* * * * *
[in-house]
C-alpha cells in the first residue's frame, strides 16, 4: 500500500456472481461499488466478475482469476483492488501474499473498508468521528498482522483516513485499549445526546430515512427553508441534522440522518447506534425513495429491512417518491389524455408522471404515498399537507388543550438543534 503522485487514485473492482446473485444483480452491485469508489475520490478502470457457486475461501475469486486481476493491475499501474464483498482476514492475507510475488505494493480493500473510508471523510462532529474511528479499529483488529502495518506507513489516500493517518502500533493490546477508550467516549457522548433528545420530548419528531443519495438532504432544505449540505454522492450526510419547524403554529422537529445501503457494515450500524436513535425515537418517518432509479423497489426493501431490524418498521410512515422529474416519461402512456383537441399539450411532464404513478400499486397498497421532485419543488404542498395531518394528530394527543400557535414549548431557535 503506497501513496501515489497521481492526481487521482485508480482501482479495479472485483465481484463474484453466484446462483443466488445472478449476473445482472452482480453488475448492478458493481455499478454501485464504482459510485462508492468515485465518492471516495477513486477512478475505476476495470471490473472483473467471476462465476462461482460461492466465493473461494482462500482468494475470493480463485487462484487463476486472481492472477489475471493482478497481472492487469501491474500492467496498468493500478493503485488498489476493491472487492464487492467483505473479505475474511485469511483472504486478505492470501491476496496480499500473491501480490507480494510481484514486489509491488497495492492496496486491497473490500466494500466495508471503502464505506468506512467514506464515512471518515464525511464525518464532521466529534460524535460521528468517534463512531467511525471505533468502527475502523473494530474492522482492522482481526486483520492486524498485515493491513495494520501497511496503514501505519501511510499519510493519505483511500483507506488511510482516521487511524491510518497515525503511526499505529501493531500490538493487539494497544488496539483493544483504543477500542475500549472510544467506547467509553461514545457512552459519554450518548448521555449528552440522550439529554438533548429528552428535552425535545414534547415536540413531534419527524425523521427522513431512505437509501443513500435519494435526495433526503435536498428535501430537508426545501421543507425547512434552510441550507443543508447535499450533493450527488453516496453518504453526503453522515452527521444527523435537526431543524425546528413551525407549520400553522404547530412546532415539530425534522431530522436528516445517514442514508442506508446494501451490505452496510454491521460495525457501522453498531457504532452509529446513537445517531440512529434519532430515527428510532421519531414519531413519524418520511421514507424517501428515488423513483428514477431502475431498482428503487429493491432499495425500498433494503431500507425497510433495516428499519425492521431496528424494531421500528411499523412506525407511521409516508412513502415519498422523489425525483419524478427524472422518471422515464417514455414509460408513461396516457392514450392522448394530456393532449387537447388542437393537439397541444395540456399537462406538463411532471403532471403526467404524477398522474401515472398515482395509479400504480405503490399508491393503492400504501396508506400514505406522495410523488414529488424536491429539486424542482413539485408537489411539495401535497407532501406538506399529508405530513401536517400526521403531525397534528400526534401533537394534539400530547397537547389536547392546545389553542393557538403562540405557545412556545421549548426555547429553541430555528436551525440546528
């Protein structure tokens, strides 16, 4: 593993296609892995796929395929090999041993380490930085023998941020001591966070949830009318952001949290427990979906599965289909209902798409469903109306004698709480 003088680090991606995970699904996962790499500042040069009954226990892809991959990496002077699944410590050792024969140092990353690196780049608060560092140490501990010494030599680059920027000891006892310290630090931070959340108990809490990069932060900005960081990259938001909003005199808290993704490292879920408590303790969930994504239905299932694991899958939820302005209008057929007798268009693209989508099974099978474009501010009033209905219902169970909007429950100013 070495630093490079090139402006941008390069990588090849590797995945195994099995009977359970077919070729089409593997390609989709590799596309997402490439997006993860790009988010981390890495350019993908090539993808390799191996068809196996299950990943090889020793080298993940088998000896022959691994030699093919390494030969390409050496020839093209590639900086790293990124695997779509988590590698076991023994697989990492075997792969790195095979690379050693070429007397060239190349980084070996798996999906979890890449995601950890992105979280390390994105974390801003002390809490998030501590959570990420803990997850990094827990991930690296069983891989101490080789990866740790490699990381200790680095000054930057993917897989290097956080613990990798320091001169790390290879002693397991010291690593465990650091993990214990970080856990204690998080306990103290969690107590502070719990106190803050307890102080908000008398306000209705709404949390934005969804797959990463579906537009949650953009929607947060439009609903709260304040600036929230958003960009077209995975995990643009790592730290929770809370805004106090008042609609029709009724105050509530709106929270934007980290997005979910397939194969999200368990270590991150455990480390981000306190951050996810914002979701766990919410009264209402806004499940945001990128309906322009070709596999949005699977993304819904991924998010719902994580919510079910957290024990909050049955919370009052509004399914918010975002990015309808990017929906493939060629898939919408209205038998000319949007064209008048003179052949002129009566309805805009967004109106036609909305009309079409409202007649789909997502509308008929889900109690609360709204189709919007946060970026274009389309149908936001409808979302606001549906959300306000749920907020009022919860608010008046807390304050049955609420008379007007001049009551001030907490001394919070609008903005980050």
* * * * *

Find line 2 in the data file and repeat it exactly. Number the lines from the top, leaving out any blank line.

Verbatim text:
C-alpha cells in the first residue's frame, strides 16, 4: 500500500456472481461499488466478475482469476483492488501474499473498508468521528498482522483516513485499549445526546430515512427553508441534522440522518447506534425513495429491512417518491389524455408522471404515498399537507388543550438543534 503522485487514485473492482446473485444483480452491485469508489475520490478502470457457486475461501475469486486481476493491475499501474464483498482476514492475507510475488505494493480493500473510508471523510462532529474511528479499529483488529502495518506507513489516500493517518502500533493490546477508550467516549457522548433528545420530548419528531443519495438532504432544505449540505454522492450526510419547524403554529422537529445501503457494515450500524436513535425515537418517518432509479423497489426493501431490524418498521410512515422529474416519461402512456383537441399539450411532464404513478400499486397498497421532485419543488404542498395531518394528530394527543400557535414549548431557535 503506497501513496501515489497521481492526481487521482485508480482501482479495479472485483465481484463474484453466484446462483443466488445472478449476473445482472452482480453488475448492478458493481455499478454501485464504482459510485462508492468515485465518492471516495477513486477512478475505476476495470471490473472483473467471476462465476462461482460461492466465493473461494482462500482468494475470493480463485487462484487463476486472481492472477489475471493482478497481472492487469501491474500492467496498468493500478493503485488498489476493491472487492464487492467483505473479505475474511485469511483472504486478505492470501491476496496480499500473491501480490507480494510481484514486489509491488497495492492496496486491497473490500466494500466495508471503502464505506468506512467514506464515512471518515464525511464525518464532521466529534460524535460521528468517534463512531467511525471505533468502527475502523473494530474492522482492522482481526486483520492486524498485515493491513495494520501497511496503514501505519501511510499519510493519505483511500483507506488511510482516521487511524491510518497515525503511526499505529501493531500490538493487539494497544488496539483493544483504543477500542475500549472510544467506547467509553461514545457512552459519554450518548448521555449528552440522550439529554438533548429528552428535552425535545414534547415536540413531534419527524425523521427522513431512505437509501443513500435519494435526495433526503435536498428535501430537508426545501421543507425547512434552510441550507443543508447535499450533493450527488453516496453518504453526503453522515452527521444527523435537526431543524425546528413551525407549520400553522404547530412546532415539530425534522431530522436528516445517514442514508442506508446494501451490505452496510454491521460495525457501522453498531457504532452509529446513537445517531440512529434519532430515527428510532421519531414519531413519524418520511421514507424517501428515488423513483428514477431502475431498482428503487429493491432499495425500498433494503431500507425497510433495516428499519425492521431496528424494531421500528411499523412506525407511521409516508412513502415519498422523489425525483419524478427524472422518471422515464417514455414509460408513461396516457392514450392522448394530456393532449387537447388542437393537439397541444395540456399537462406538463411532471403532471403526467404524477398522474401515472398515482395509479400504480405503490399508491393503492400504501396508506400514505406522495410523488414529488424536491429539486424542482413539485408537489411539495401535497407532501406538506399529508405530513401536517400526521403531525397534528400526534401533537394534539400530547397537547389536547392546545389553542393557538403562540405557545412556545421549548426555547429553541430555528436551525440546528